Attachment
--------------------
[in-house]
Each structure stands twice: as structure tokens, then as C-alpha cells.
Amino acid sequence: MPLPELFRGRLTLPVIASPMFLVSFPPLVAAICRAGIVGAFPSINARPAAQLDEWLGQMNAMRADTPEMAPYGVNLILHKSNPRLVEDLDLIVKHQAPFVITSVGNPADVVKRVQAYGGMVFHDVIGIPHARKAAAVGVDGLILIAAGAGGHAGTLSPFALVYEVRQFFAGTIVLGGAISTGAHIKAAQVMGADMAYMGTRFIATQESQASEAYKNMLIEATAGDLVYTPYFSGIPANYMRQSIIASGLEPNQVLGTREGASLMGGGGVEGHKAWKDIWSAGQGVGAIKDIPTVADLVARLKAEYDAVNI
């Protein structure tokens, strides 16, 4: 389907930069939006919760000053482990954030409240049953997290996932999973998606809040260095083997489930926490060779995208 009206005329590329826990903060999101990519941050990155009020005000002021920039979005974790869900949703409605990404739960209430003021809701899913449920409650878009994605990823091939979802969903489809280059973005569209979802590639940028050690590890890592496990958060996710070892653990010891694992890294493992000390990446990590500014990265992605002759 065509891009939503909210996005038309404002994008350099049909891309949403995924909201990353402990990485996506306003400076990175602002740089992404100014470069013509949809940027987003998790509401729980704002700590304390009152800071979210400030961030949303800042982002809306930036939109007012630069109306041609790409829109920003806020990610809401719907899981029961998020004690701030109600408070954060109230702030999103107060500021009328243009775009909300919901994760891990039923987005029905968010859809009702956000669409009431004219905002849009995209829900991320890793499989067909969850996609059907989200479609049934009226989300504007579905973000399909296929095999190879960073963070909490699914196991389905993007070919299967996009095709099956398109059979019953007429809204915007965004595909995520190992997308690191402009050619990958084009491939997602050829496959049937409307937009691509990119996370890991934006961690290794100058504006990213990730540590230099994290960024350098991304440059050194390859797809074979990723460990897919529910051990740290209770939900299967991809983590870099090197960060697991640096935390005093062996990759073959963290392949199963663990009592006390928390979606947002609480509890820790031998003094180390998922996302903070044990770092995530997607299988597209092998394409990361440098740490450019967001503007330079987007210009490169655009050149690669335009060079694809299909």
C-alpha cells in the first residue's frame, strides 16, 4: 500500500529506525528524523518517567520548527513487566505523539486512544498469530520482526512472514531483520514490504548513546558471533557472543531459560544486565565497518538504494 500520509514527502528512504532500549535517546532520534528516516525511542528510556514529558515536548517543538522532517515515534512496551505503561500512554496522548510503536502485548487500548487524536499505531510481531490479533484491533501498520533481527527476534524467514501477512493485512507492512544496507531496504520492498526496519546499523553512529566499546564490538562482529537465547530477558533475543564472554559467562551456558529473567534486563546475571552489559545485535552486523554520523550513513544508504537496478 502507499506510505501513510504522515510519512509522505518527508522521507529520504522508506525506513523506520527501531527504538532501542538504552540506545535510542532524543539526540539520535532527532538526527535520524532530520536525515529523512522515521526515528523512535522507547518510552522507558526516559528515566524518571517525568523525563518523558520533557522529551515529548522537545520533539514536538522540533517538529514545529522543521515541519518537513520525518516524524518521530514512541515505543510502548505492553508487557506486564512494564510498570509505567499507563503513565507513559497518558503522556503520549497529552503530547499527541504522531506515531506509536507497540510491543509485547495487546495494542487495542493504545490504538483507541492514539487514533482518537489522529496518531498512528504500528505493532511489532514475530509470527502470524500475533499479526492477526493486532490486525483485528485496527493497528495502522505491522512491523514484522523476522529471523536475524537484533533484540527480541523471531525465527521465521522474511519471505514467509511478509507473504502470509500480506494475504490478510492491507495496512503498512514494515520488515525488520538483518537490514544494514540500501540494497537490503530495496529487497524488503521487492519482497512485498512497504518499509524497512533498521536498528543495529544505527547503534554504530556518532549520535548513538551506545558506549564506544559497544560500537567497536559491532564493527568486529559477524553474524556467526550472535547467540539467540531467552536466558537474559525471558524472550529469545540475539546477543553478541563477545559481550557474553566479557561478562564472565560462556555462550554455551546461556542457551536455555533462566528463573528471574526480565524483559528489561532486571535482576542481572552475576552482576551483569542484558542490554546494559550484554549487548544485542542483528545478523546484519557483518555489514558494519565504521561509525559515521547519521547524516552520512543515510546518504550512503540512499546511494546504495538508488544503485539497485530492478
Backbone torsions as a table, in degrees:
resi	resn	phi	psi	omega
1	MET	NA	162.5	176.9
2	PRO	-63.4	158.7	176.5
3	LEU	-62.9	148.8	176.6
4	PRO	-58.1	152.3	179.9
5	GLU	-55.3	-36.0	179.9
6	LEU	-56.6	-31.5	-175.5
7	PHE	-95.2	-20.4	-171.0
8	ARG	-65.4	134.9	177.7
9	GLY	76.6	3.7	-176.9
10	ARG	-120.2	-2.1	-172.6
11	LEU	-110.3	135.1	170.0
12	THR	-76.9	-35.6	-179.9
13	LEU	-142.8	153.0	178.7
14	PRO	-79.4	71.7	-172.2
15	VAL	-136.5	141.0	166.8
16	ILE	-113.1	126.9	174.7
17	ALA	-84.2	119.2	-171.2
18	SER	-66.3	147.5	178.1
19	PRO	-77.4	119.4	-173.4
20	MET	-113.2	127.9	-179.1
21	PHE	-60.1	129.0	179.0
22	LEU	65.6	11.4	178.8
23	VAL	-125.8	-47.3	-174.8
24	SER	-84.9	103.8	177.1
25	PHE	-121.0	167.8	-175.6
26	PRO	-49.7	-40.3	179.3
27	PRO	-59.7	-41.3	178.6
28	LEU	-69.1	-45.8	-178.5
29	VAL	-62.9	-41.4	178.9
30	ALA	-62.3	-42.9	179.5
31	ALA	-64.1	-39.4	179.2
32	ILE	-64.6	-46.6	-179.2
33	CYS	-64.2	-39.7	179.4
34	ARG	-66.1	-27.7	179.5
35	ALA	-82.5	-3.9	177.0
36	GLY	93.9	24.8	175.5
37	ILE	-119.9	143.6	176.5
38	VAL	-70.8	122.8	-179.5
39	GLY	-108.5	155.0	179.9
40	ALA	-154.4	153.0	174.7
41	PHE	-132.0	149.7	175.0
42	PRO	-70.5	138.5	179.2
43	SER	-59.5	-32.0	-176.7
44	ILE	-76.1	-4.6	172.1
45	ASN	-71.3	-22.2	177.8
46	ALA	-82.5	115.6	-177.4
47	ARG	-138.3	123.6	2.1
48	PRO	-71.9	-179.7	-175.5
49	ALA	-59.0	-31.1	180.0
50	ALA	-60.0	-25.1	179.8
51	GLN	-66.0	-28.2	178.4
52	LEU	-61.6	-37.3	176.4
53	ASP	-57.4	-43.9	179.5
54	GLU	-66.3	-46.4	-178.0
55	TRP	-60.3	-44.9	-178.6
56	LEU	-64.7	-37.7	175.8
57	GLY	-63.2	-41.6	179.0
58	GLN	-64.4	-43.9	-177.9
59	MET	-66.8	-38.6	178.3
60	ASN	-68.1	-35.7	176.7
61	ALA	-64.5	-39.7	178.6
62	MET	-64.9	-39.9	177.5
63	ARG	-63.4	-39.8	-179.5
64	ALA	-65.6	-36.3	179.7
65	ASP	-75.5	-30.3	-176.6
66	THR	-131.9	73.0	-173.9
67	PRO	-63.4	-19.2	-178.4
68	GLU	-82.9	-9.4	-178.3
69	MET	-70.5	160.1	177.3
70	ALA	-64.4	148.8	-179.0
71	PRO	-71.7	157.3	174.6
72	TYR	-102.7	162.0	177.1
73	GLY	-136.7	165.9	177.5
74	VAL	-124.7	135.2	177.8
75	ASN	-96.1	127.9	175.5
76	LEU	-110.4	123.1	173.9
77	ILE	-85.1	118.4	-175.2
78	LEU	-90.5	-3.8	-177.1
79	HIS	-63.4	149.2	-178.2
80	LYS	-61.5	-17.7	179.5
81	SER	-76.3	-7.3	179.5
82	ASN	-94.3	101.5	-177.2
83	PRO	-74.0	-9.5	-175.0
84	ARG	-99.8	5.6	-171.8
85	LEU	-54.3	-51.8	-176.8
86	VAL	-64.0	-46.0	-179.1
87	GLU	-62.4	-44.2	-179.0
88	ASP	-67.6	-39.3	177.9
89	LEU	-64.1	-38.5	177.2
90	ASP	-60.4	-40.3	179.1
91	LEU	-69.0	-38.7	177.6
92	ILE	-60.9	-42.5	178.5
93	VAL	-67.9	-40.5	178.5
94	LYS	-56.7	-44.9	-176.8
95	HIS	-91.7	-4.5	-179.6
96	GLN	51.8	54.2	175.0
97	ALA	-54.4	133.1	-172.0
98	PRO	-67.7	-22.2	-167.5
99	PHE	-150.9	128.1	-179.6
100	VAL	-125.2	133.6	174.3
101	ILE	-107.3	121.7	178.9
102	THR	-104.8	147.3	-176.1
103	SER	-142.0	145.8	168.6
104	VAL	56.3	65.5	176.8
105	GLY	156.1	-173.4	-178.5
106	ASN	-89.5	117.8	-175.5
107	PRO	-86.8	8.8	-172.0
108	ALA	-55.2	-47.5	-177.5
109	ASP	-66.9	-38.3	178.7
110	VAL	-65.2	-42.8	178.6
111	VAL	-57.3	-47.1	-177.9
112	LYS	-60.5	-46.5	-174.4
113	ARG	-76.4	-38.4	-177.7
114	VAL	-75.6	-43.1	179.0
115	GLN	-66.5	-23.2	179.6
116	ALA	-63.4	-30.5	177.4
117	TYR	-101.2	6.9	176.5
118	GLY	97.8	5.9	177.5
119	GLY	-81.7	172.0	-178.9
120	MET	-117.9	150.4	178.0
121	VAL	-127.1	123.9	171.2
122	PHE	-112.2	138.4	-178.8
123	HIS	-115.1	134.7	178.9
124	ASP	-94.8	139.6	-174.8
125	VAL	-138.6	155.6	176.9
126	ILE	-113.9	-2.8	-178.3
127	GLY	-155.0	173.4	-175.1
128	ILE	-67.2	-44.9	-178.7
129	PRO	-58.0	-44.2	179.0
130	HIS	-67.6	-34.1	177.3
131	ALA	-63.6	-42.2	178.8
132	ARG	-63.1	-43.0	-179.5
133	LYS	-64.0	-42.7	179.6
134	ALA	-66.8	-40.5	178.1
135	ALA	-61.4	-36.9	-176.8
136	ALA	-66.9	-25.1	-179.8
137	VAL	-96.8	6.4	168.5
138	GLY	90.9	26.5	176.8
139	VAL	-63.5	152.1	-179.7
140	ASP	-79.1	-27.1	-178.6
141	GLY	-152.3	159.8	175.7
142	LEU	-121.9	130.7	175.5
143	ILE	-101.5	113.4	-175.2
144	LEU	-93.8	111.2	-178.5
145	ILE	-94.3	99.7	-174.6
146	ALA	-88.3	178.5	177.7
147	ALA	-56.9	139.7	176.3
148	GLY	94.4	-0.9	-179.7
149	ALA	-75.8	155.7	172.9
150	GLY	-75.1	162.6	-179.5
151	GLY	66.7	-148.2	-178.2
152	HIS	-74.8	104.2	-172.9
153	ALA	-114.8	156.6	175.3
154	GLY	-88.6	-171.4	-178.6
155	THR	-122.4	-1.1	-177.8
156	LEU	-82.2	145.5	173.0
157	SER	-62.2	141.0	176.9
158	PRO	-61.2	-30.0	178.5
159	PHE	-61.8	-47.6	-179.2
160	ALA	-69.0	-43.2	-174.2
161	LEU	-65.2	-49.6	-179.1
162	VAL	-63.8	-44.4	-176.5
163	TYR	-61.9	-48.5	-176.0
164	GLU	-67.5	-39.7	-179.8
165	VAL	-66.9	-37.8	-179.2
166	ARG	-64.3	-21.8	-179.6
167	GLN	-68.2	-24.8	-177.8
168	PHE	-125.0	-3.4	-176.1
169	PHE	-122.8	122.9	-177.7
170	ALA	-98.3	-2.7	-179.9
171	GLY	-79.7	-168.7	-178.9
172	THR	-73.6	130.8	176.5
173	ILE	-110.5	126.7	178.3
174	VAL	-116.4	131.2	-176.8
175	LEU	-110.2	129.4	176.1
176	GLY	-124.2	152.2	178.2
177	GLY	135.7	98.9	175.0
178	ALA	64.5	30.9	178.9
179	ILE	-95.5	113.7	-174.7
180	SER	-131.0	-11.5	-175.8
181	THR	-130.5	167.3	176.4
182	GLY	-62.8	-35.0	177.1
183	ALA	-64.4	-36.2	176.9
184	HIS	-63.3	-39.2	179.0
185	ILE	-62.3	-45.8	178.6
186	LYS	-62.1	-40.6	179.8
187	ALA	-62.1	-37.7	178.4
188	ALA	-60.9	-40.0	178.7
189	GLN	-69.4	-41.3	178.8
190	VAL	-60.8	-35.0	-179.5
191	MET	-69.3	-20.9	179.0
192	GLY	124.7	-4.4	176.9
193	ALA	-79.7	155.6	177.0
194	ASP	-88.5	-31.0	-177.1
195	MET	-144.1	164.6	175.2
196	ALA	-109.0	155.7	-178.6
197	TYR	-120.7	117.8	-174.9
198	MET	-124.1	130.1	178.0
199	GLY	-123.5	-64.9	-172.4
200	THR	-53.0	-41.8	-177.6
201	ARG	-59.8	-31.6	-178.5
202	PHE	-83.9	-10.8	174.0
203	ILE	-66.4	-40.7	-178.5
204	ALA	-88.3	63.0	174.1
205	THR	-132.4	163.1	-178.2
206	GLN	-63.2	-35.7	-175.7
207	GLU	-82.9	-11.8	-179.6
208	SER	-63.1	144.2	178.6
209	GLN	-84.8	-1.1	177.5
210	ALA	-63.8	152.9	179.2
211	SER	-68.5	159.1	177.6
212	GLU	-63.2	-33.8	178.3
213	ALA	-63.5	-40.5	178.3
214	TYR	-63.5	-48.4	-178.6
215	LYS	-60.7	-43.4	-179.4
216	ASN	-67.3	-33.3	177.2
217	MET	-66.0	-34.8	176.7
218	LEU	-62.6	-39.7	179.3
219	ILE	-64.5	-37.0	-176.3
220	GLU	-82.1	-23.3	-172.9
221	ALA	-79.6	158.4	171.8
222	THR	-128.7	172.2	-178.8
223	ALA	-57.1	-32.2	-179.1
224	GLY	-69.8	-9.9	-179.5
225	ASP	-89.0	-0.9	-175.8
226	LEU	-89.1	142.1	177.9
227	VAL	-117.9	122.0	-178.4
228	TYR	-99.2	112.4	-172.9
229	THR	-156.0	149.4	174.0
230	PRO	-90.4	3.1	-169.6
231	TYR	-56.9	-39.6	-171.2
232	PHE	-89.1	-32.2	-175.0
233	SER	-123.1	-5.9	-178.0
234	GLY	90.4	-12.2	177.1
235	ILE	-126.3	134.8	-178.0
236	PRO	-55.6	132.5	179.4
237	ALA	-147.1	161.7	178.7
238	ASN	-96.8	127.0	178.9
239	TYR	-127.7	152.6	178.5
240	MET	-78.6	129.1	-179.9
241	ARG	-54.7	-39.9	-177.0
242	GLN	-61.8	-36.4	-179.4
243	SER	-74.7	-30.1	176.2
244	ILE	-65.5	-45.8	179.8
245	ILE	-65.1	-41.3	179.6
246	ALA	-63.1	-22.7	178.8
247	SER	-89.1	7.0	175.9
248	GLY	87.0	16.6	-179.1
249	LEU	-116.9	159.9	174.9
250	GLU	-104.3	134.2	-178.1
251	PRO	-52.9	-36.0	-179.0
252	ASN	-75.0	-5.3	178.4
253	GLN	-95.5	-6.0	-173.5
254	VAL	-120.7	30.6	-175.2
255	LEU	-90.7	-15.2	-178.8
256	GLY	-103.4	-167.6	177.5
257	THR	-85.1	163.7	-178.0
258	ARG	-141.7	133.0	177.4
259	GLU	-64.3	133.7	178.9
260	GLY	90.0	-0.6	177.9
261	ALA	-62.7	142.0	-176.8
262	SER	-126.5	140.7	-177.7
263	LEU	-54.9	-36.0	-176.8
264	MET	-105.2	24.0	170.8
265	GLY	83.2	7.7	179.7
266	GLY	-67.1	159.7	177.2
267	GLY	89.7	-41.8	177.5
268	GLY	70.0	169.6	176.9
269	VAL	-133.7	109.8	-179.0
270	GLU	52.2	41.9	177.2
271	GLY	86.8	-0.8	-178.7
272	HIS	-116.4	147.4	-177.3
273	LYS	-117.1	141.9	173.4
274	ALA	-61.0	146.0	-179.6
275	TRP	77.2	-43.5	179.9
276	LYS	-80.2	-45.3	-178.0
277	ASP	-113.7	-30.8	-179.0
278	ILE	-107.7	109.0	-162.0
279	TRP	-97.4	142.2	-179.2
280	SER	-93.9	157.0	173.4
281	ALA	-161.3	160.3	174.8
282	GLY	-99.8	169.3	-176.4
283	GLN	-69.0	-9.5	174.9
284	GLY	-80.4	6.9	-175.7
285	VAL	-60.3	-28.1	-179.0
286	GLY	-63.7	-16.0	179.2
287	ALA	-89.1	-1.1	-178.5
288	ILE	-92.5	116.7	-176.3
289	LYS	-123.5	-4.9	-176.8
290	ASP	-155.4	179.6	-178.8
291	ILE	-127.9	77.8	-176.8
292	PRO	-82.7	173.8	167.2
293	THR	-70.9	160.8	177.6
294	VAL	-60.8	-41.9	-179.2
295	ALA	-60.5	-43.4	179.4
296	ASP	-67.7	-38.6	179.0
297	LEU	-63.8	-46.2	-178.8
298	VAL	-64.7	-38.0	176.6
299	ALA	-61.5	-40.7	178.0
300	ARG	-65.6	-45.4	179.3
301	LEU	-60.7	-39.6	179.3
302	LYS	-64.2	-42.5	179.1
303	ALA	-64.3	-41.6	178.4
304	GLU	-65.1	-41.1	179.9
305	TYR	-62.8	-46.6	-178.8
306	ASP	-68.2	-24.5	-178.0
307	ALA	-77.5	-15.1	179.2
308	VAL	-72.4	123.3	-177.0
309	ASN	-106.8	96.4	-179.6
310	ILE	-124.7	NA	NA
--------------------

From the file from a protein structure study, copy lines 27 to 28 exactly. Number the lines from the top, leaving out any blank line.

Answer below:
20	MET	-113.2	127.9	-179.1
21	PHE	-60.1	129.0	179.0